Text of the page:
The traditional industries of the Harz mountains before WW II were quarries, sawmills, mines and ore smelters. Examples of these shall be installed on the layout for a double effect: they shall show visitors the historic economy of the region and they shall give the railroad a reason for being.
The big crusher of Königskopf quarry is of a generic design typical for the region. The bunker can hold two dozen carloads of ballast. The loading chutes can be operated by cables so live loading is possible.
The yellow building at Schlufterhütte is a mock model made of card and only the place holder for the definite model which is under construction now. The building was originally an iron ore smelter, later a forge hammer driven by a water wheel and at the time of the BAE was used as a foundry.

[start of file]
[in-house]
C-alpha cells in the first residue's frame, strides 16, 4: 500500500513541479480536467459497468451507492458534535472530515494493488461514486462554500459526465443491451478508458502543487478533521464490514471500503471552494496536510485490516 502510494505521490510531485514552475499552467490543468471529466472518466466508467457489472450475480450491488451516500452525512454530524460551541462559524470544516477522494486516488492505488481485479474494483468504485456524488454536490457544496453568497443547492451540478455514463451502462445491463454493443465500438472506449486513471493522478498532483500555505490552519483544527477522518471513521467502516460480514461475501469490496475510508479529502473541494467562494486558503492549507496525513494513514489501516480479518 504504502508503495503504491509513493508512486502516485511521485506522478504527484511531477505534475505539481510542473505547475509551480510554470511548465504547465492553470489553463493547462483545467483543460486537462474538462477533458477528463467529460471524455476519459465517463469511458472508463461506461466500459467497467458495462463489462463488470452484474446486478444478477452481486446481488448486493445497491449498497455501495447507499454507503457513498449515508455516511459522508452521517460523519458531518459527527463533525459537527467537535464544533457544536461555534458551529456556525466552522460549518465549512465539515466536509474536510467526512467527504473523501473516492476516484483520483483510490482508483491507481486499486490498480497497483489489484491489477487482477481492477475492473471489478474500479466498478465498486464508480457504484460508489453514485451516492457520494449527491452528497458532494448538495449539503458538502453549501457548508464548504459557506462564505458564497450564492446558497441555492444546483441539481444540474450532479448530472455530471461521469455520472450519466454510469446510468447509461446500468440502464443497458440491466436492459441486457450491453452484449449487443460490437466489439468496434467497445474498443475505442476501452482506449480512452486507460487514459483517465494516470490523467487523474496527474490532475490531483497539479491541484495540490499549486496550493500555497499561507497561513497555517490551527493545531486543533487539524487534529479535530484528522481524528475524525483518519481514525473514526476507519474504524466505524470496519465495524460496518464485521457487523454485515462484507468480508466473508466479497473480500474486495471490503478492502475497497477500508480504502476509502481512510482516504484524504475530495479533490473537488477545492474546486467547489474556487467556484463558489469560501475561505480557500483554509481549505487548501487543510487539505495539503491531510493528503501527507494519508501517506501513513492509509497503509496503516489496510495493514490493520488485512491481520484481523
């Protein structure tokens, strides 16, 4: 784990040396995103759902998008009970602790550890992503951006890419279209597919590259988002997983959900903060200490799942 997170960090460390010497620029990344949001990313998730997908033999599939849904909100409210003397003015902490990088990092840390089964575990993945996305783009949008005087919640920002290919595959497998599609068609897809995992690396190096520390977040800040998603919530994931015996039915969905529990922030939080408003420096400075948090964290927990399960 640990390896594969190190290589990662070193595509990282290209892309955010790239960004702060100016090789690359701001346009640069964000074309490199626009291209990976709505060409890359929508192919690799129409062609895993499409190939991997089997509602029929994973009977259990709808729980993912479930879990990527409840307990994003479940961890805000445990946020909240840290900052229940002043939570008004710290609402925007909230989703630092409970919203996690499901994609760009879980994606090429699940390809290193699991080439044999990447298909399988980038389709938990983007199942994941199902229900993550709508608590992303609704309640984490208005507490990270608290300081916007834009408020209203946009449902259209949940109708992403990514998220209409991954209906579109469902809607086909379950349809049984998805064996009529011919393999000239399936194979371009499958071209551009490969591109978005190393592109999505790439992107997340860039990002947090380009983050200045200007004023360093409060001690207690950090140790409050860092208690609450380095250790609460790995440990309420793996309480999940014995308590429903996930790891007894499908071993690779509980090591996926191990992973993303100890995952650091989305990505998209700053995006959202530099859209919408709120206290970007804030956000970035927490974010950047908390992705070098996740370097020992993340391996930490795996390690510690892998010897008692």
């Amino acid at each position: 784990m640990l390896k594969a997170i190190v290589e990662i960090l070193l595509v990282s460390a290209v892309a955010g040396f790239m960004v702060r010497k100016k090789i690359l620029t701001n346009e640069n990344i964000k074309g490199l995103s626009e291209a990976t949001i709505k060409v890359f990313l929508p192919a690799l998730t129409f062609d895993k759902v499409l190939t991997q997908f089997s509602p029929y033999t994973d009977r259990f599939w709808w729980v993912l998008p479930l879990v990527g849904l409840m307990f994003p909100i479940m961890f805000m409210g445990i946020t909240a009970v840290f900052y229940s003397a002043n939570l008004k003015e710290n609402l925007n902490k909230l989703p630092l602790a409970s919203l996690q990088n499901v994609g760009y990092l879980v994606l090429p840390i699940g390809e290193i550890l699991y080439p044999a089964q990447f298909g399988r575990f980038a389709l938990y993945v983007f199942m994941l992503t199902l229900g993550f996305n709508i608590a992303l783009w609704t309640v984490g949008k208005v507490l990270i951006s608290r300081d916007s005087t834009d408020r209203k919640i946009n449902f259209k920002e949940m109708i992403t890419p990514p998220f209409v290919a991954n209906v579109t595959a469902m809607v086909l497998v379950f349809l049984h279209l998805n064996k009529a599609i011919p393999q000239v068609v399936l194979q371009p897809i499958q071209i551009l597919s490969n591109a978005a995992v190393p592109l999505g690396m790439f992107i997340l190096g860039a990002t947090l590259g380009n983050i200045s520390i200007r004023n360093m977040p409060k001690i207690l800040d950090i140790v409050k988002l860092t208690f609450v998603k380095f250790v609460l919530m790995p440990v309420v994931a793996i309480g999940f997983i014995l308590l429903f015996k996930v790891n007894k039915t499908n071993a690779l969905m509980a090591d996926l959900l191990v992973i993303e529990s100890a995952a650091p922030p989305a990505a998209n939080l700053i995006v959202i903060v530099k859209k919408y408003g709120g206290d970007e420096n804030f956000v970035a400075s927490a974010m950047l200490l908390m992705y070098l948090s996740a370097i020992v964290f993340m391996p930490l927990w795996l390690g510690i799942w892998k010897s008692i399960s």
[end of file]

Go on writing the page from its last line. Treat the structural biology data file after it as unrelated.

The sawmill of Siebertal is still not completely installed.
In former centuries most mines in the Harz mountains were digging for silver, some for iron ore. When the narrow gauge railroads began to crisscross the mountains, most of them were gone. The "prototype" for this free lanced mine building was the barite mine Wolkenhügel near Bad Lauterberg (see map).
That mine was served by a short line with 30" gauge, but on the BAE layout the mine branch is metre gauge, too, and generates a lot of traffic.
More details will be added to this chapter. Come back later, please.